"Begins to fuck with your head from its very first word." — Toby Litt
"could be the hallucinogenic amalgamation of a César Aira plot with setting and characters conceived by Bolaño — if written using Oulipo-style constraints. . With ample imagination and commanding style, certainly marks Labbé as a young author from whom we ought to anticipate great, fascinating things to come." — Jeremy Garber, Powell's Books
At a basic level, this is a distorted detective novel mixed with a love story and a radical statement about narrative art. Beyond the silence that unites and separates Carlos and Elisa, beyond the game that estranges the albino girls, Alicia and Violeta, from pleasant summer evenings, beyond the destiny of Neutria — a city that disappears with childhood — and beyond a Chilean literary movement that could be the last vanguard, while at the same time the greatest falsification, questions arise concerning who truly writes for whom in a novel — the author or the reader.
Through an array of voices, overlapping storylines, a kaleidoscope of literary references, and a delirious, precise prose, Labbé carves out a space for himself among such great form-defying Latin American writers as Juan Carlos Onetti and Jorge Luis Borges.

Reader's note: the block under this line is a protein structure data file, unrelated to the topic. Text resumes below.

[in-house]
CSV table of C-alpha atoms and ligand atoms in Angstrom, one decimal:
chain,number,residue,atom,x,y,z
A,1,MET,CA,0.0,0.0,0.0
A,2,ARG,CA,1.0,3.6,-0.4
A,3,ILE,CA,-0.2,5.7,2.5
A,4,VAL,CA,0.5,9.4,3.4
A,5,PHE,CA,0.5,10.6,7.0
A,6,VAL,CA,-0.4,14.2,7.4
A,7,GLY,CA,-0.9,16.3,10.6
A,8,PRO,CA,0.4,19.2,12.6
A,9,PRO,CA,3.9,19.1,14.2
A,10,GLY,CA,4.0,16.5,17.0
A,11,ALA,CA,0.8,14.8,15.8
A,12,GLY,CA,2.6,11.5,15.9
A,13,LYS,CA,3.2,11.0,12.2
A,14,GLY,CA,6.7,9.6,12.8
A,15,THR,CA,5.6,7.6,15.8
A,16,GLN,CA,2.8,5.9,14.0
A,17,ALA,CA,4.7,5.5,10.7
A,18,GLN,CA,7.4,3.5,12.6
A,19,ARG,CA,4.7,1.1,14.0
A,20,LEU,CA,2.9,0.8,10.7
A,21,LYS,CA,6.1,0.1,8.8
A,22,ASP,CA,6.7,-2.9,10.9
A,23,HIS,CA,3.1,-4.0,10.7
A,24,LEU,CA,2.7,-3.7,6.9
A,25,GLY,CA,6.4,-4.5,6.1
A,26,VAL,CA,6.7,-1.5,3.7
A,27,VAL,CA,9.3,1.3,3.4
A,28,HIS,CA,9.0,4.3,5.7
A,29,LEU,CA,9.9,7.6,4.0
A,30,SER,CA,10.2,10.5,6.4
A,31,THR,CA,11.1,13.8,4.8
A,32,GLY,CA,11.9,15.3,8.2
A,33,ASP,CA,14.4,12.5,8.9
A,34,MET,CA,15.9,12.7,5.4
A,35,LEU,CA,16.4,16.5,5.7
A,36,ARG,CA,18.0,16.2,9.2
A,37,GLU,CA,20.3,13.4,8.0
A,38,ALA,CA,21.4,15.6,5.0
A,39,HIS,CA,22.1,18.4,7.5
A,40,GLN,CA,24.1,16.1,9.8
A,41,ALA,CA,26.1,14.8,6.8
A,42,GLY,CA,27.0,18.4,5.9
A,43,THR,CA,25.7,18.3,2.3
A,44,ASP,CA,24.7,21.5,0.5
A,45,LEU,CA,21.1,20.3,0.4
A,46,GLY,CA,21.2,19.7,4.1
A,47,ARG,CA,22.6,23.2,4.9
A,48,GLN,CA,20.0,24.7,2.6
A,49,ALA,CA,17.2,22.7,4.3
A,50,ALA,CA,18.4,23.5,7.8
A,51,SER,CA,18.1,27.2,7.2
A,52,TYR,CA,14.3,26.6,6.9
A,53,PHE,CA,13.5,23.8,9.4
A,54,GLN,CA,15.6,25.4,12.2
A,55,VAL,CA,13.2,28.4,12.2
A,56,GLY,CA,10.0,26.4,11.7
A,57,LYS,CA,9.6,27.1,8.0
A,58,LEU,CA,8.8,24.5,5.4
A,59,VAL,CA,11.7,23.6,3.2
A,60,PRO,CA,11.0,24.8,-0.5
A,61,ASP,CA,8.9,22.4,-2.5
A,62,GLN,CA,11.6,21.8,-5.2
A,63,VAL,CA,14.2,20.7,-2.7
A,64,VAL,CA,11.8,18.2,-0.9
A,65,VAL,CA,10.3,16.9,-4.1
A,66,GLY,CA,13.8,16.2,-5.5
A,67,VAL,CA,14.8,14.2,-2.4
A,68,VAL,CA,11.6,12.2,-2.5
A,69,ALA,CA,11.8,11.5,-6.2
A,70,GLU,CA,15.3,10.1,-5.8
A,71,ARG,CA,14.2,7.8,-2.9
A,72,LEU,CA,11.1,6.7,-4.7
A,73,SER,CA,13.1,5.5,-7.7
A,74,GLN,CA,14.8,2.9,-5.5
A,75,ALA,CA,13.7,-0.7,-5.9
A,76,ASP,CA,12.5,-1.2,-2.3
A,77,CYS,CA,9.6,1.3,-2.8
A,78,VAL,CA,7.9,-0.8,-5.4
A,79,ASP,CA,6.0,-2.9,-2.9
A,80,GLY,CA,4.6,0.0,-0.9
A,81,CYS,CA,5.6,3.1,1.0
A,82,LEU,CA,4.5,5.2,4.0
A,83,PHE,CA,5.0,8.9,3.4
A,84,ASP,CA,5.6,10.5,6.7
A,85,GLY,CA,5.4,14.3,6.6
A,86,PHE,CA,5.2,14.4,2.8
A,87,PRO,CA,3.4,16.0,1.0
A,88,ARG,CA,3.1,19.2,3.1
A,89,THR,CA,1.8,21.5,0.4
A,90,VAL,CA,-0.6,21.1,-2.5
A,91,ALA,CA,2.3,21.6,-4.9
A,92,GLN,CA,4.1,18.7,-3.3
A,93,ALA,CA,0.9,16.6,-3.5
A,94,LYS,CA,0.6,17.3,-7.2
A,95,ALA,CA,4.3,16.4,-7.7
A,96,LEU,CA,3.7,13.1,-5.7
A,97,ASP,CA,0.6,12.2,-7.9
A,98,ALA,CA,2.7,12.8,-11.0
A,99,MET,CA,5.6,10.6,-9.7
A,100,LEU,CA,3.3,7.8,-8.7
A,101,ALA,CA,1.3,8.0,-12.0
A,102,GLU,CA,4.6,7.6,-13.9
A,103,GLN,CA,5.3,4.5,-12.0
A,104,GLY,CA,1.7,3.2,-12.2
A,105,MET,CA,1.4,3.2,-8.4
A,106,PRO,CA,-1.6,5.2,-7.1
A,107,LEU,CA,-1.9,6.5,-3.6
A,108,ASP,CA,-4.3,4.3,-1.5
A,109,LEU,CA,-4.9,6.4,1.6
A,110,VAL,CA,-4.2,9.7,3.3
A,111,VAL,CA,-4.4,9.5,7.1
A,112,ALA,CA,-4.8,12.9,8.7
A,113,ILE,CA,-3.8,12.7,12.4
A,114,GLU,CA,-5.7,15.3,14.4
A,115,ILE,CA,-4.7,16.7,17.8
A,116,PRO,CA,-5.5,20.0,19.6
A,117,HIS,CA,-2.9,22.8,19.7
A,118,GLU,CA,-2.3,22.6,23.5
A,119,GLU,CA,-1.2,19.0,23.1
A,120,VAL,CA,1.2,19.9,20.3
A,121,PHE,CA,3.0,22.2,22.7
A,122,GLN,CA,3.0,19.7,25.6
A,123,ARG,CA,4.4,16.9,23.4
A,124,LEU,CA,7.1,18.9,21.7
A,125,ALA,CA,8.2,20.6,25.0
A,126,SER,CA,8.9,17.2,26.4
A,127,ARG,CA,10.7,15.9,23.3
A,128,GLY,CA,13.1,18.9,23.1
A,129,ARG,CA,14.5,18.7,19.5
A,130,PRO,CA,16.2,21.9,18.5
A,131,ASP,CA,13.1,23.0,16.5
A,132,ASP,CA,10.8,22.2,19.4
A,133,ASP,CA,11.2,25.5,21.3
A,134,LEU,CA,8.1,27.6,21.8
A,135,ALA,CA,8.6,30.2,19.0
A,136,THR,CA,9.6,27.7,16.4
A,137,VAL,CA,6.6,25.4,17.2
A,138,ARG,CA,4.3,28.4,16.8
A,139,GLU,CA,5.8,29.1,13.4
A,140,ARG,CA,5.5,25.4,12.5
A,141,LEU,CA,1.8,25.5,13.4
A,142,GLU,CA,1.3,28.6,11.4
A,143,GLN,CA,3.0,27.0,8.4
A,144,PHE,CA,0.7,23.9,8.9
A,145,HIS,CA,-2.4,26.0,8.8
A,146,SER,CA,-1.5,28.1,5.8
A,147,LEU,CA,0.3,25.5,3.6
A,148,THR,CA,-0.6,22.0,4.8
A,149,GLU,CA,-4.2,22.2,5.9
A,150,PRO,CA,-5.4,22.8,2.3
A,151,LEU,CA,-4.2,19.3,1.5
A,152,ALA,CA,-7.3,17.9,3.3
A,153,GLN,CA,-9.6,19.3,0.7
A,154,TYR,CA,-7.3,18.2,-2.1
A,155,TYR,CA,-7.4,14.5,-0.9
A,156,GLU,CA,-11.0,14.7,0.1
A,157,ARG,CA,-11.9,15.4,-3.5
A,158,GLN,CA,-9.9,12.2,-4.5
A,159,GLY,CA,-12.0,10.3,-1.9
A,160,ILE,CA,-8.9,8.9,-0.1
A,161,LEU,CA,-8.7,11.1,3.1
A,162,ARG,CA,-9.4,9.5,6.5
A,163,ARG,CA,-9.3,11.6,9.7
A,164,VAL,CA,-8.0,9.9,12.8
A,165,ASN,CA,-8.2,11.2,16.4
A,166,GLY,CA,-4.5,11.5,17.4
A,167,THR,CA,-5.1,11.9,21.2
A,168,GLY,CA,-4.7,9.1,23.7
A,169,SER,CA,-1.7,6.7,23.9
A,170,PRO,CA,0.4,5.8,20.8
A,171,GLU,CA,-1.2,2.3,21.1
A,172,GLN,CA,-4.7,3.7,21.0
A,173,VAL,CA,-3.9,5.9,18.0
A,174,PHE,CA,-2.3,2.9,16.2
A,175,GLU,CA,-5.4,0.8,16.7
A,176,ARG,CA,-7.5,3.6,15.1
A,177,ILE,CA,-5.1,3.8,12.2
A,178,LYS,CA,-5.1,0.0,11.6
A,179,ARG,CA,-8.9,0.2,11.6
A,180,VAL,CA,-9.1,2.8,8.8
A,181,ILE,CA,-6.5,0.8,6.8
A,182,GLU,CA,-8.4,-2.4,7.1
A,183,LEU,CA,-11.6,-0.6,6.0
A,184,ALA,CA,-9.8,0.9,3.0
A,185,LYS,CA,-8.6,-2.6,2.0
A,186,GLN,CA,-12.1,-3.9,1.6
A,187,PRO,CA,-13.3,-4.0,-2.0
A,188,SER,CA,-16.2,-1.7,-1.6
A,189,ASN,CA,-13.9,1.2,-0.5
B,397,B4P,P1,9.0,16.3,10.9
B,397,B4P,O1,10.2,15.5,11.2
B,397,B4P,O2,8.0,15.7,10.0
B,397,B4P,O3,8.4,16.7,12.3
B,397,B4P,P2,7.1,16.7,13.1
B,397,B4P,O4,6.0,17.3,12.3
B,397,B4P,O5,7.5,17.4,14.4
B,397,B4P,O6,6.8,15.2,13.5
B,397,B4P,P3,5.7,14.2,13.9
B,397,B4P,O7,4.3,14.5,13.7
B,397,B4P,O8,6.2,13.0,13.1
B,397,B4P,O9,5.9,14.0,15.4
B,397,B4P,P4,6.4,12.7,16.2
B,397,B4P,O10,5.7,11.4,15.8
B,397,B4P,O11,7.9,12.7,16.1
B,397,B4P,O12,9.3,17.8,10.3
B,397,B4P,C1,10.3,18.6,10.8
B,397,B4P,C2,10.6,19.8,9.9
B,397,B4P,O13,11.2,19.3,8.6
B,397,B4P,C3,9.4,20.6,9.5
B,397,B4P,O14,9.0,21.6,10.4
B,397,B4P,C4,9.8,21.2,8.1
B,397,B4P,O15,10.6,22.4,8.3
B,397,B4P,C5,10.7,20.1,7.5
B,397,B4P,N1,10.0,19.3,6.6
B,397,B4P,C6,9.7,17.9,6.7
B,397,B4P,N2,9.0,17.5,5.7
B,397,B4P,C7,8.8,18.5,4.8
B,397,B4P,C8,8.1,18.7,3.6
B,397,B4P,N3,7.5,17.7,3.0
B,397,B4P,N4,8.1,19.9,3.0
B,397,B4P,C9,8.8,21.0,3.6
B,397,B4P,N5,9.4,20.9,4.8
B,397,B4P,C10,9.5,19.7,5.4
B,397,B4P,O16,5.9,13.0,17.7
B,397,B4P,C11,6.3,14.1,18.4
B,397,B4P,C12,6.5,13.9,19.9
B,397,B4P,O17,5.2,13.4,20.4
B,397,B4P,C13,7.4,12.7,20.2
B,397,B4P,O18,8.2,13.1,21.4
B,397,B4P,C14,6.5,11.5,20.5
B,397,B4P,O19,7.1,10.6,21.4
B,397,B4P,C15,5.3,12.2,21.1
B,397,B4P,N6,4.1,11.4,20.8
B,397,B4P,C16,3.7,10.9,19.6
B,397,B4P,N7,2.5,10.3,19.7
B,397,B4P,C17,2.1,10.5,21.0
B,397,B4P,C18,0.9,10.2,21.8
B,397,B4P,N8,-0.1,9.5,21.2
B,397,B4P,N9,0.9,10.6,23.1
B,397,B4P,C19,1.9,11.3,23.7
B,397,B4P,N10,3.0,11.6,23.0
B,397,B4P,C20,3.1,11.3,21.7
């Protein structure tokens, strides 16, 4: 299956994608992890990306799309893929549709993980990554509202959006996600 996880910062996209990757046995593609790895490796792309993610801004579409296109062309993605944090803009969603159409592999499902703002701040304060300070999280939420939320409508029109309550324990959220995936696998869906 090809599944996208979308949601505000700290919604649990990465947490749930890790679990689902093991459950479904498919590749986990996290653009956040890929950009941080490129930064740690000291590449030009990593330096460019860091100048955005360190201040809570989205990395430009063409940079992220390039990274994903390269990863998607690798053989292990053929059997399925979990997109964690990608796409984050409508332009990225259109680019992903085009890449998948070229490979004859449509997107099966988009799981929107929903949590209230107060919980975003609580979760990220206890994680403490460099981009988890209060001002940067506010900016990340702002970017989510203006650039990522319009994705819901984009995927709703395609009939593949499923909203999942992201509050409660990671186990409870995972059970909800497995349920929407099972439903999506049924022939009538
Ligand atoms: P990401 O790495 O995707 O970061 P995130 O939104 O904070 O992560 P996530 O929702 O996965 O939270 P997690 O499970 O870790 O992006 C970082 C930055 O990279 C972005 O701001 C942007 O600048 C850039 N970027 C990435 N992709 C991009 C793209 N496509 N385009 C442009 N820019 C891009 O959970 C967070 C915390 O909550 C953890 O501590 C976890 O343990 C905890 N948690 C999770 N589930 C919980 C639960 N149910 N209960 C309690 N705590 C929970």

It’s the summer of 1999 when the two children of wealthy video game executive Jose Francisco Vivar, Alicia and Bruno, go missing in the beach town of Matanza. Long after their disappearance, the people of Matanza and the adjacent towns of Navidad consistently report sightings of Bruno — on the beach, in bars, gambling — while reports on Alicia, however, are next to none. And every story and clue keeps circling back to a man named Boris Real. .
At least that’s how the story — or one of many stories, rather — goes. All of them are told by a journalist narrator, who recounts the mysterious case of the Vivar family from an underground laboratory where he and six other “subjects” have taken up a novel-game, writing and exchanging chapters over email, all while waiting for the fear-inducing drug hadón to take its effect, and their uncertain fates.
A literary descendent of Roberto Bolaño and Andrés Neuman, Carlos Labbé’s Navidad and Matanza is a work of metafiction that not only challenges our perceptions of facts and observations, and of identity and reality, but also of basic human trust.
“Carlos Labbé’s [Navidad & Matanza] begins to fuck with your head from its very first word — moving through journalese, financial reporting, whodunit, Joseph Conrad, Raymond Chandler, Nabokov to David Lynch.”—Toby Litt